Marsh in this article is arguing that these serial crime documentaries can have negative impacts on the families that were involved with the real cases. She also argues that as a viewer these programs are seen as just another type of entertainment. Viewers get a firsthand look into the behind the scene of a case, and even get to view evidence that was never originally released to the public. This gives them the power to want to play detective. They try and put together the pieces they see and either come up with their own conclusions of what happened or try and see if the justice system was correct in its verdict. Marsh never states these types of programs are bad or that viewers should be shamed for watching them and wanting to become part of the story, but instead she focuses on how the families of the victims are affected by viewers or the programs themselves. I wholly agree with Marsh on her thoughts. These cases are not just another episode of someone’s favorite episode of Criminal Minds, but rather these programs show images and give graphic details of a person’s violent death. That was somebody’s son, daughter, sister, or brother. These shows, while entertaining, are invasive into people’s lives. In the article Marsh discusses the series Making a Murderer and its differences from the typical crime documentaries. Making a Murderer focuses not on the people in the case, but on the faults and failures of the American justice system. It gives viewers a need to learn more about how our justice system works. This series also made people want to get involved in correcting the wrongs our justice system has done and it has created a movement in the American people. I believe series like Serial need to focus less on entertainment. While Americans should not stop watching serial crime documentaries altogether, watching the retelling of a person’s violent ending for entertainment should not be the goal. These shows should focus on showing the injustices that go on in our judicial system and raise awareness to the general public about how they can have a voice to correct them.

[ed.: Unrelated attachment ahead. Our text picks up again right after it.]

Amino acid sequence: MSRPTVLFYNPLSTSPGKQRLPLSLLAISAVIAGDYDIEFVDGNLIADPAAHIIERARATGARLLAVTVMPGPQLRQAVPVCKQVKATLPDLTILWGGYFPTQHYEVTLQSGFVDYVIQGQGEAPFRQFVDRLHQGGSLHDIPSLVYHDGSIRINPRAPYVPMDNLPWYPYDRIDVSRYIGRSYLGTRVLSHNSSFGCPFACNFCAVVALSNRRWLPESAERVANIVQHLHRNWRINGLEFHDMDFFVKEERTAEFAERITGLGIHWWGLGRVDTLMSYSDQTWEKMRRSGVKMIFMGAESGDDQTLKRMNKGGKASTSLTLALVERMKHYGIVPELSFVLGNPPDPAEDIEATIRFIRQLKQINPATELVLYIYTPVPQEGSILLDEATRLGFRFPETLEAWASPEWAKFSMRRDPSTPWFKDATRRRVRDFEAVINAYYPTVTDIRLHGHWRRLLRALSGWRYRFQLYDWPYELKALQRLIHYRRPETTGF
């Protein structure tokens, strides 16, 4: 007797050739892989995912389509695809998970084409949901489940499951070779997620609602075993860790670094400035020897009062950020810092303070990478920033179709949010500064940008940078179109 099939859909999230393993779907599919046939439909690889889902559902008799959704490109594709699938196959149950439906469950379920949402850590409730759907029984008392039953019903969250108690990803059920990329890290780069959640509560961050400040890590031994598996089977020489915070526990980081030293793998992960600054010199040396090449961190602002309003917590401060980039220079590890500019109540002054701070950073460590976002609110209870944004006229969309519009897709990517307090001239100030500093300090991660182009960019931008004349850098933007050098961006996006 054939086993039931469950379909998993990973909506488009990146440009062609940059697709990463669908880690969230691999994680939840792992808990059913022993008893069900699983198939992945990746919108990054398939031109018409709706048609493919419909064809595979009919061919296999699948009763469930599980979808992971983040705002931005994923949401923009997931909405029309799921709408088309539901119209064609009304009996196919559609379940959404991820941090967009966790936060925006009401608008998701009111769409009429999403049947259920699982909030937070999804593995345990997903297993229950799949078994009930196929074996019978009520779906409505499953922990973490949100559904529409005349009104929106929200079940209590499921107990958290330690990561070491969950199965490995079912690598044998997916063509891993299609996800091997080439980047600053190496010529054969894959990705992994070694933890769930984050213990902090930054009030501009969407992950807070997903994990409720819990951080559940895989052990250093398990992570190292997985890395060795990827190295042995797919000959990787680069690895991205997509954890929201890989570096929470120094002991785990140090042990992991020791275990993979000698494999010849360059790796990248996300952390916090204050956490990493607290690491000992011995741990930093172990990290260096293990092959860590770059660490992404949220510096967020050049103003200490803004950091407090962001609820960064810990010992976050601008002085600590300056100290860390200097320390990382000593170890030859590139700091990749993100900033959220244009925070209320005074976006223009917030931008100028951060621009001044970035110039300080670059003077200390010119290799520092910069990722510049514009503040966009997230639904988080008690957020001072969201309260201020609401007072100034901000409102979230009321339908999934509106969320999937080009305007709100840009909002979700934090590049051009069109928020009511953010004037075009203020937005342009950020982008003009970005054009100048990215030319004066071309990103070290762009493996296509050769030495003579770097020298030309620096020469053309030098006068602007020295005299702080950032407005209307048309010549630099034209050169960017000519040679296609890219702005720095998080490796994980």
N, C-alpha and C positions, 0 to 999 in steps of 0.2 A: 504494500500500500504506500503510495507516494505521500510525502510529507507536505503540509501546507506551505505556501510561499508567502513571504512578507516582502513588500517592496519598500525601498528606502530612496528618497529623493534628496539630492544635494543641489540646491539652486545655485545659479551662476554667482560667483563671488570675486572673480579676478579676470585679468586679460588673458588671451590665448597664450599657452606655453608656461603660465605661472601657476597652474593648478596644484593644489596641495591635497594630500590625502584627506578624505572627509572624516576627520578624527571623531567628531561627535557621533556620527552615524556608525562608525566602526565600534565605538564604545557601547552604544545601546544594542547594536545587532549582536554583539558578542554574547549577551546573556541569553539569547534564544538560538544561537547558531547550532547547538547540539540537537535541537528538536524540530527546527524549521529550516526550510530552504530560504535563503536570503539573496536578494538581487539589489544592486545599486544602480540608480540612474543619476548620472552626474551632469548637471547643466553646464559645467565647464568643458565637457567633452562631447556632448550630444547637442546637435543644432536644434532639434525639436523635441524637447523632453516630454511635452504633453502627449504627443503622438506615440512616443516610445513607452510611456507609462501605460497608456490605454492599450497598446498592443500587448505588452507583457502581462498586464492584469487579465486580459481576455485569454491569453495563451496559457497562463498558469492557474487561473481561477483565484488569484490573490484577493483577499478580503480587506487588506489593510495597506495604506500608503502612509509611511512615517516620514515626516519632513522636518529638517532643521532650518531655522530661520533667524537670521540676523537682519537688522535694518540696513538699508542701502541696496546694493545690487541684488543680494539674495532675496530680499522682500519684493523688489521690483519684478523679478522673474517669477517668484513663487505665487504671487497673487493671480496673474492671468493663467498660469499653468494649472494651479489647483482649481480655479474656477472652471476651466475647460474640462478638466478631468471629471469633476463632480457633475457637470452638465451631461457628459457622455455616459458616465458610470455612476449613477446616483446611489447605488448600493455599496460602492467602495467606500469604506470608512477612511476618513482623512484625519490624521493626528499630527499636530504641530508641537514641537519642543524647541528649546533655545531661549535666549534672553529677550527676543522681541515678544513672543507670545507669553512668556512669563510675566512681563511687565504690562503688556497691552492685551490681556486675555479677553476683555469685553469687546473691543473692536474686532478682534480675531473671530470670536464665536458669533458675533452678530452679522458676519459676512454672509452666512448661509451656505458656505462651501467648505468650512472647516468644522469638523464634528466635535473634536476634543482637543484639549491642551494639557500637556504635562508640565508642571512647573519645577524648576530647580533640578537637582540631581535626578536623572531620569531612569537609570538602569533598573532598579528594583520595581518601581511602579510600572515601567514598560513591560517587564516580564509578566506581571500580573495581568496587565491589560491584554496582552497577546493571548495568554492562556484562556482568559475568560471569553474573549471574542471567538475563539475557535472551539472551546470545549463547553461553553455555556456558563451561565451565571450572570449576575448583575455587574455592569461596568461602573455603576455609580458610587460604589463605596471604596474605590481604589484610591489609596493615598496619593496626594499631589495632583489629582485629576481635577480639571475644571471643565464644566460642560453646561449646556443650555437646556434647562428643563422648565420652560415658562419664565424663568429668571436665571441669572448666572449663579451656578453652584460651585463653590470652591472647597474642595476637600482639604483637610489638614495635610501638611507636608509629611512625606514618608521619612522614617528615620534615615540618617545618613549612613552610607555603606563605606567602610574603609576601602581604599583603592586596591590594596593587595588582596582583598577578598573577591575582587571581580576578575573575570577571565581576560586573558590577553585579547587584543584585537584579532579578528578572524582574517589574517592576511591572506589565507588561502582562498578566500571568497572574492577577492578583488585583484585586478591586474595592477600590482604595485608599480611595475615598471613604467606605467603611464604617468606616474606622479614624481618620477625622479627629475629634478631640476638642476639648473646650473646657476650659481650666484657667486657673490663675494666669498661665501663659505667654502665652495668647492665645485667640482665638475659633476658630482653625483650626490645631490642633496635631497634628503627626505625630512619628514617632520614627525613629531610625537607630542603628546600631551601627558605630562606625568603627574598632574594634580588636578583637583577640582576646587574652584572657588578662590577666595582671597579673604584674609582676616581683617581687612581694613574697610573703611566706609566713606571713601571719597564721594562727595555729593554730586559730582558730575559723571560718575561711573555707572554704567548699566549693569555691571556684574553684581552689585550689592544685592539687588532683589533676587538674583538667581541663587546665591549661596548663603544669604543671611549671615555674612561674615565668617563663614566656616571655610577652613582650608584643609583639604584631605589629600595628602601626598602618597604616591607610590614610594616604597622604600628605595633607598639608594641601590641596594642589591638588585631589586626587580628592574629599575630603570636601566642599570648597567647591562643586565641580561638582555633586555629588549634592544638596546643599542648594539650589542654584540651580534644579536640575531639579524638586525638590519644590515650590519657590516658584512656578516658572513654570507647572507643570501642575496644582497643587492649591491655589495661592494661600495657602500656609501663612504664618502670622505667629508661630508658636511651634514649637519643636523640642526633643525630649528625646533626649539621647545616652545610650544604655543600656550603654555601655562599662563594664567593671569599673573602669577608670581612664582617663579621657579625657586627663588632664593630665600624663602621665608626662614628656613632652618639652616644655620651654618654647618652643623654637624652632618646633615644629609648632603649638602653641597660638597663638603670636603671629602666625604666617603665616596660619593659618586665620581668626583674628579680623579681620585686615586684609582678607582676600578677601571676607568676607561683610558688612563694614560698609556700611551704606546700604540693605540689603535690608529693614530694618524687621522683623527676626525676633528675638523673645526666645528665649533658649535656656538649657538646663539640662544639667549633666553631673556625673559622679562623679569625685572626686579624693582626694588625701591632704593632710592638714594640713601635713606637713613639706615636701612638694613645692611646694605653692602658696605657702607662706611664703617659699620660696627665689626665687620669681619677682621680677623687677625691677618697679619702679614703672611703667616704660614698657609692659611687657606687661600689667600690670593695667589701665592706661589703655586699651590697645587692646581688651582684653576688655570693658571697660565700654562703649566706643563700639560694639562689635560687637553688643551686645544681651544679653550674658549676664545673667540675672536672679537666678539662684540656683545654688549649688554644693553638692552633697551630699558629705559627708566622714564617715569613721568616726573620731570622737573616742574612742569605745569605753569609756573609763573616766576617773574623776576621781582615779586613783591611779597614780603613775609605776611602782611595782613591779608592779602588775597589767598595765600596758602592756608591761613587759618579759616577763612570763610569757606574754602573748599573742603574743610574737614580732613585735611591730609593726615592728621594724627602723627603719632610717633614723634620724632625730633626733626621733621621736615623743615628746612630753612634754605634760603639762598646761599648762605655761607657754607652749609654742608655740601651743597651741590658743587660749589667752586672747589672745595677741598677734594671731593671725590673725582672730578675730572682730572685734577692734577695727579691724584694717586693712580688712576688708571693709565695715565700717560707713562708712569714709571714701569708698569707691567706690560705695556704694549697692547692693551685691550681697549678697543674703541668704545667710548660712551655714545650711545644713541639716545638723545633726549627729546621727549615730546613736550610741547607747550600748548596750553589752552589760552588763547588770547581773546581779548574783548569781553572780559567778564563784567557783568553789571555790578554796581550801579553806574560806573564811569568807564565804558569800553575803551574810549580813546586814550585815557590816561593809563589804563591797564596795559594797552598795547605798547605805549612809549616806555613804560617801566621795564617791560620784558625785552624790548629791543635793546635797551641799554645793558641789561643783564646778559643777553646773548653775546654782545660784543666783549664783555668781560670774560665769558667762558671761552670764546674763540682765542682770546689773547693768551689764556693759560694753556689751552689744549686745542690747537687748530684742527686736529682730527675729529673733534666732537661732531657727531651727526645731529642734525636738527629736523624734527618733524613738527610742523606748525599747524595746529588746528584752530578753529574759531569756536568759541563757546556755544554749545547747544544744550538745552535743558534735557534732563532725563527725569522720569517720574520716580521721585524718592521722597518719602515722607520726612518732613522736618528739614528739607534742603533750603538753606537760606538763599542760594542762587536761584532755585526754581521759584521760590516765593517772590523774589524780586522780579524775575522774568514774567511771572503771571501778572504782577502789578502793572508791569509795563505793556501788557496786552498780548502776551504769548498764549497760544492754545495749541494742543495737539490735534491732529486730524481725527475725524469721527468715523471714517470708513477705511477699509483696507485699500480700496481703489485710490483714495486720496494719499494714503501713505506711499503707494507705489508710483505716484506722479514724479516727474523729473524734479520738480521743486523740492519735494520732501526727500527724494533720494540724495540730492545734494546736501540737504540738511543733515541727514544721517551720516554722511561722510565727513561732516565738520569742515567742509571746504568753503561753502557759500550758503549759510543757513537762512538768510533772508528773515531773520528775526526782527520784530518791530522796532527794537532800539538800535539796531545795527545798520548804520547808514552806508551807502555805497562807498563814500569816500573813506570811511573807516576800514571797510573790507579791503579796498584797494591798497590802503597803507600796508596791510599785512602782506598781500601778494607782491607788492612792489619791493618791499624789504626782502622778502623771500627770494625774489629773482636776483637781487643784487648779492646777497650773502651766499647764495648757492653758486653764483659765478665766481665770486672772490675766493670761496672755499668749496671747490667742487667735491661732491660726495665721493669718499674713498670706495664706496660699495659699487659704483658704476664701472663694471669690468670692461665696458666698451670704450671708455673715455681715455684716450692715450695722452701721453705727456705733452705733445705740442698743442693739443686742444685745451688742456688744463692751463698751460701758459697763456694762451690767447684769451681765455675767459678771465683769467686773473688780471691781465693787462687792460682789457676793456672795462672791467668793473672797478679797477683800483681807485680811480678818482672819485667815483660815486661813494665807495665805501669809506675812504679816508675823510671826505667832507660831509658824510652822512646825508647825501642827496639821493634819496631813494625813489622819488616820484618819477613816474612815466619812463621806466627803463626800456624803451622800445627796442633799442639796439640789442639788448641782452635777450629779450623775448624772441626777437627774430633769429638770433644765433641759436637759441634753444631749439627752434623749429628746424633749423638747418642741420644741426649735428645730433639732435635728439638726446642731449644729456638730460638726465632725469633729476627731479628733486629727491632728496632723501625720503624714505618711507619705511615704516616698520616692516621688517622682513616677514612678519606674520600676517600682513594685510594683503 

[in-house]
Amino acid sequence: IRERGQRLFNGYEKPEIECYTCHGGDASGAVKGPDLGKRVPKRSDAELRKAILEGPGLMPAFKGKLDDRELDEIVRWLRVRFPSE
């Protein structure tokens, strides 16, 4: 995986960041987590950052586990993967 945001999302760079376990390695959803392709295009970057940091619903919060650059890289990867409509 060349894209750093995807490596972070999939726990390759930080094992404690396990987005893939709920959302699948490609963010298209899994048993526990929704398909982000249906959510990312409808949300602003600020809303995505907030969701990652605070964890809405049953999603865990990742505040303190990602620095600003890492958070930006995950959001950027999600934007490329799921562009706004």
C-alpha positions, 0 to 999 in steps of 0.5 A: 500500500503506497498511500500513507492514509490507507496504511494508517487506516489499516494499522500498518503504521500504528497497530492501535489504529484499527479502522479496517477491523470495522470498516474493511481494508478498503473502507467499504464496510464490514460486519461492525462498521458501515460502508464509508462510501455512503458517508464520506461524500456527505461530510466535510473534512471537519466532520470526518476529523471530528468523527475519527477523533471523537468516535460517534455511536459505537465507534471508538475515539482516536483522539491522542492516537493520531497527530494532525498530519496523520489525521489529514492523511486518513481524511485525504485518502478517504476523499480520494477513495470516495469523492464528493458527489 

And what do you think about this article - http://writemypaper4me.org/blog/what-should-i-write-my-research-paper-on.html . I personally think its also could be useful.

Verify your Comment

Previewing your Comment

This is only a preview. Your comment has not yet been posted.

Your comment could not be posted. Error type:
Your comment has been posted. Post another comment

The letters and numbers you entered did not match the image. Please try again.

As a final step before posting your comment, enter the letters and numbers you see in the image below. This prevents automated programs from posting comments.

Having trouble reading this image? View an alternate.


Post a comment

Your Information

(Name and email address are required. Email address will not be displayed with the comment.)

By signing up you agree to W. W. Norton’s
privacy policy and terms of use.

About They Say / I Blog

  • New readings posted monthly, on the same issues that are covered in “They Say / I Say” with Readings—and with a space where readers can comment, and join the conversation.

Follow us on Twitter to get updates about new posts and more! @NortonWrite

Become a Fan